Cohen fired off letters to the girls long before they were to report for practice in Los Angeles last October for the World Games, which were held at Tokyo in January. The letters prescribed a hectic regimen of running and leaping and toe-twisting, contained homilies about the rigors of conditioning and usually ended with "good luck."

In camp Cohen sent the girls through drills that isolated the basic skills of volleyball—setting, blocking, spiking and serving—three or four hours a day, four or five days a week. He taught them the Japanese roll—how to fall without injury—and, as he says, "how to sweat." The girls thrived on the program and by December they had become so proficient that the only competition to be found for them was with men's teams.

The girls did not win the championship at the World Games, but they did win their confidence there. They beat a Japanese high school team seven times in a row, did well against two powerful club teams (which comprise the backbone of Japanese volleyball) and in the championships themselves they won the silver medal, behind Japan, to whom they lost 15-12, 15-0 and 15-8. "The Japanese," said Cohen, "had boasted that no team in the tournament would score five points on them. Our girls did it twice and forced them into errors I'd never seen a Japanese team make before."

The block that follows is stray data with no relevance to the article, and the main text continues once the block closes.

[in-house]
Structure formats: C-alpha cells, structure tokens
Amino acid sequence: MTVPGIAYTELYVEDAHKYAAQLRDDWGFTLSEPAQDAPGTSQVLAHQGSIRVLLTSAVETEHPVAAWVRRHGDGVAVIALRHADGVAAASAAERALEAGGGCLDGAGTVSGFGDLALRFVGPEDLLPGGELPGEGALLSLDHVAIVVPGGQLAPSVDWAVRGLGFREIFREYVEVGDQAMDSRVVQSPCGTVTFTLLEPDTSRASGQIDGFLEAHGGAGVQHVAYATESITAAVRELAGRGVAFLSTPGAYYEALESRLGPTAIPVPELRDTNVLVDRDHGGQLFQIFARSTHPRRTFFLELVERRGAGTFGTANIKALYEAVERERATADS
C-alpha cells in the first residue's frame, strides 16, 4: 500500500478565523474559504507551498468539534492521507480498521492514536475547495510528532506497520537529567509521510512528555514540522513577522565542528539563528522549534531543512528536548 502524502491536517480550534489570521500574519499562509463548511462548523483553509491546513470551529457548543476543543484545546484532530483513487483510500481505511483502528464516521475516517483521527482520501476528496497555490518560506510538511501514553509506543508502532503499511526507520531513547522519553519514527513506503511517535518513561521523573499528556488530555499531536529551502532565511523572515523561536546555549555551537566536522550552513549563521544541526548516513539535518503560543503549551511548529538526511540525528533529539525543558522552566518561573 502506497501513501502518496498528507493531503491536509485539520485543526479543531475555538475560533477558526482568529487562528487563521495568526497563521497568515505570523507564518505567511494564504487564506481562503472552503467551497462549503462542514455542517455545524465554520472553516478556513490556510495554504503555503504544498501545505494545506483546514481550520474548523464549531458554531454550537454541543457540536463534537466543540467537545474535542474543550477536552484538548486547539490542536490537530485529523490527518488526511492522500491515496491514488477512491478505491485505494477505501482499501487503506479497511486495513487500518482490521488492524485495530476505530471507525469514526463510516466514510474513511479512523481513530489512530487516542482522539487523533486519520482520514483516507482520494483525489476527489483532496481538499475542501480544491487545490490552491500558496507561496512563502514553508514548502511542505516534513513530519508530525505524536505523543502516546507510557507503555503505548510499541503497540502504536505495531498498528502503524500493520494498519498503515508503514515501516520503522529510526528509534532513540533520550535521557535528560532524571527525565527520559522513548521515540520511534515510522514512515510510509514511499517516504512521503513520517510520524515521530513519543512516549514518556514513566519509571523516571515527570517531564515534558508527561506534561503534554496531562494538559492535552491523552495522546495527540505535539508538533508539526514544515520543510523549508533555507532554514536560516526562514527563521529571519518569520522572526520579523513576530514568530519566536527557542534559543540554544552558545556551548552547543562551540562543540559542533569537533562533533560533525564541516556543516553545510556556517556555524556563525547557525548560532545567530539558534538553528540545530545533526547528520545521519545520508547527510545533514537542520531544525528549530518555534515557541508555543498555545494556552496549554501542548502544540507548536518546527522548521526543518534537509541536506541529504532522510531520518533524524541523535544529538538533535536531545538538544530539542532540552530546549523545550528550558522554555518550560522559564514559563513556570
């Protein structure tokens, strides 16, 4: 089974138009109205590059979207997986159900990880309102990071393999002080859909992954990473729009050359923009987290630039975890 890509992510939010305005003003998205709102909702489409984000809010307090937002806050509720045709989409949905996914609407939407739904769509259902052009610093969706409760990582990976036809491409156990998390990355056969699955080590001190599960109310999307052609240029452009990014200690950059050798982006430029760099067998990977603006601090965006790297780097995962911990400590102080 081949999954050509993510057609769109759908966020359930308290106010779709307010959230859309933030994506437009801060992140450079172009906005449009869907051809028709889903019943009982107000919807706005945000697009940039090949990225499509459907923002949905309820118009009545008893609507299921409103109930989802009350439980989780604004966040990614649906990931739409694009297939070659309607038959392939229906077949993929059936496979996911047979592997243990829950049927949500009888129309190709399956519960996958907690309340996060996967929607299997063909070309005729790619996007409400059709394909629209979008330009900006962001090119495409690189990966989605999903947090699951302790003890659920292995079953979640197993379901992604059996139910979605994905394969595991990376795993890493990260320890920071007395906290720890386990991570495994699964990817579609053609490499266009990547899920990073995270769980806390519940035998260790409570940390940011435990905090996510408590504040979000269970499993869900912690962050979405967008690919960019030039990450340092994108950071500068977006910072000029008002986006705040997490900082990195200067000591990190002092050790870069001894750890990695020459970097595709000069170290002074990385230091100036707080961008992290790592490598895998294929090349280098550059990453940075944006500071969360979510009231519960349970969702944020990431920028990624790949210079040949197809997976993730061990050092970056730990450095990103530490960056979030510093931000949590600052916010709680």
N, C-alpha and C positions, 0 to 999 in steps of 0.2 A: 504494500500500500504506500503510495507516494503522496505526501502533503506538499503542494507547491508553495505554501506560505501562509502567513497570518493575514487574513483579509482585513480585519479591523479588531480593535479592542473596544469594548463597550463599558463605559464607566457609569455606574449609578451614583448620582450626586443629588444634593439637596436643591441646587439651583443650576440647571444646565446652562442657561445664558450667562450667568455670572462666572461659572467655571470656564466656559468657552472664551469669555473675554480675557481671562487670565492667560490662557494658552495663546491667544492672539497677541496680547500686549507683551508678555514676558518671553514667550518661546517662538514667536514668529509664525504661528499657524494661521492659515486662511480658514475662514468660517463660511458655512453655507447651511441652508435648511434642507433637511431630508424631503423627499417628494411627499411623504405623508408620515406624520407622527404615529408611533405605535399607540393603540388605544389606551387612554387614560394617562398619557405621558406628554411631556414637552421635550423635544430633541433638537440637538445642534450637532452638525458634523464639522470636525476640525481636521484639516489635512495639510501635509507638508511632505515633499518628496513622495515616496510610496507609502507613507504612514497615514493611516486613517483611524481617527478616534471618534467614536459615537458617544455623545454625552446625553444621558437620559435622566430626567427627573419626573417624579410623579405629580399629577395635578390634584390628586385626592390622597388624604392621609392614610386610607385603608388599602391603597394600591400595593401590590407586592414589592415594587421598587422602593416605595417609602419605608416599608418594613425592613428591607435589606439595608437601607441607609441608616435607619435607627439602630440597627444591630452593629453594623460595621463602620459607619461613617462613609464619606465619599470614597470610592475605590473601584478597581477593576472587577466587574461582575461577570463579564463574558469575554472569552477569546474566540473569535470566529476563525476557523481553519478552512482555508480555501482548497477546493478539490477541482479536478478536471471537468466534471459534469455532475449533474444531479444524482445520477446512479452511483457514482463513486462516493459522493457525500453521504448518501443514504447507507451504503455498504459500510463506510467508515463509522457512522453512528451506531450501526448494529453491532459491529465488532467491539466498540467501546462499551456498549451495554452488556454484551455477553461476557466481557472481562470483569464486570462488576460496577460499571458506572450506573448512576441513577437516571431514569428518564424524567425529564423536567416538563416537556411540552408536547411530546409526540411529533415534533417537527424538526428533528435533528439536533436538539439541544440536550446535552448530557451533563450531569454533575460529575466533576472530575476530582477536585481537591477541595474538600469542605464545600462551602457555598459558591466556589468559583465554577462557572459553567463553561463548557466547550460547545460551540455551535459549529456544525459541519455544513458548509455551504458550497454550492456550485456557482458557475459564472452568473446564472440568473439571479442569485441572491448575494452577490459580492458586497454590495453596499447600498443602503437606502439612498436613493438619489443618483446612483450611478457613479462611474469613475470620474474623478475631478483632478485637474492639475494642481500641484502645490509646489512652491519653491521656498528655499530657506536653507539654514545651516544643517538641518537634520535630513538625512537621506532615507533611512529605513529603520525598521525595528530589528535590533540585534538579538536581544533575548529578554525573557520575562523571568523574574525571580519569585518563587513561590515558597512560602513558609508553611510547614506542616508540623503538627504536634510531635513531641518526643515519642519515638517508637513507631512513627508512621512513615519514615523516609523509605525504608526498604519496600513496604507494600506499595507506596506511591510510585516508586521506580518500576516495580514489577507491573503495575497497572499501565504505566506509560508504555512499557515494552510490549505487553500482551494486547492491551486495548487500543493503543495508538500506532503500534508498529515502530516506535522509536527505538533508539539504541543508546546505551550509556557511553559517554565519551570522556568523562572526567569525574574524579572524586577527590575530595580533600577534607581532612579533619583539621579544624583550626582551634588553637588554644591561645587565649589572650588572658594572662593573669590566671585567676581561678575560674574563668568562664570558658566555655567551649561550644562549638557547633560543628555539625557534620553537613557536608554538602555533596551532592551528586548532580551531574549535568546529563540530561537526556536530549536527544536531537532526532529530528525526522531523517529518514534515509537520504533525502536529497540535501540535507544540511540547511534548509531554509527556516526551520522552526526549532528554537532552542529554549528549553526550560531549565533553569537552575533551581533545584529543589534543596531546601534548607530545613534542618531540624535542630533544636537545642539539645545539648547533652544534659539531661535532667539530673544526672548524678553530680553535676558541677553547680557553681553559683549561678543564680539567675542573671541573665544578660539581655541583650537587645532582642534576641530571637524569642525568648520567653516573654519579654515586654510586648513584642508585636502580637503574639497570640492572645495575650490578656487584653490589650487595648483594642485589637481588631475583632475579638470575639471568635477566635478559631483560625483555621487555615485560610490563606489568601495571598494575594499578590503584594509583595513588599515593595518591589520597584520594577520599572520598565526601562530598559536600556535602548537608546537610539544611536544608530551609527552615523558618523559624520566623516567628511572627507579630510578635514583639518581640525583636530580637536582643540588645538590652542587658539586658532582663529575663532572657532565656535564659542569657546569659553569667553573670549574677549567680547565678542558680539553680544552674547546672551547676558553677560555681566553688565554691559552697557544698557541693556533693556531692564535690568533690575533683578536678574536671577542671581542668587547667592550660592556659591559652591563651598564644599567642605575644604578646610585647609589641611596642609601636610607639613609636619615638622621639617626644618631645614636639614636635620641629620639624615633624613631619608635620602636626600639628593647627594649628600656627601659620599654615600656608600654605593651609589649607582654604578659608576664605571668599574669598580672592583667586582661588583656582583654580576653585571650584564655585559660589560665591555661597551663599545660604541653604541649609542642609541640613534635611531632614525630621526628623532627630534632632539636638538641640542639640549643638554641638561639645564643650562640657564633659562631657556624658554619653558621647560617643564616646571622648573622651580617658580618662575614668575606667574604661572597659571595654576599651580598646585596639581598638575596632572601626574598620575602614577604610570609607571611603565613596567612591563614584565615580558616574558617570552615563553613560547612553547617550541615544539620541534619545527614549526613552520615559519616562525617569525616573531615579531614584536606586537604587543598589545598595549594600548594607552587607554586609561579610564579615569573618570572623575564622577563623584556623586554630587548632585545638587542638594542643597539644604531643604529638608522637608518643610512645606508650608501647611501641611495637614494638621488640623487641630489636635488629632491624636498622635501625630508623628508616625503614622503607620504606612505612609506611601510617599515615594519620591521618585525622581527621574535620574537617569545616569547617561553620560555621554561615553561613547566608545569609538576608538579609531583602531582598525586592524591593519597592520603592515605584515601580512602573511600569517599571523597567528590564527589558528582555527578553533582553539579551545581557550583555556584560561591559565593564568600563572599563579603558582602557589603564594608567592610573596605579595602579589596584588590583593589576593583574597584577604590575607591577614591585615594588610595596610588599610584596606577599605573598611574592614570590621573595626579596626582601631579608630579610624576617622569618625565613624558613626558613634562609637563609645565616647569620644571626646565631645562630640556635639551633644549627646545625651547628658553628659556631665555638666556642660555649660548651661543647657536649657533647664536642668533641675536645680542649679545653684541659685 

Cohen enjoys working with women because he finds them more receptive to new ideas and techniques than the men. "Men," he says, "are still skeptical of the Japanese roll—the best way that has been found to save a spiked ball. Men would rather save the ball the American way, and stay off the floor." The women, says Cohen, go after everything; hardly a ball hits the floor without one of the girls at least touching it. "Maybe they don't save it," he says, "but they touch it. Next they'll be saving it."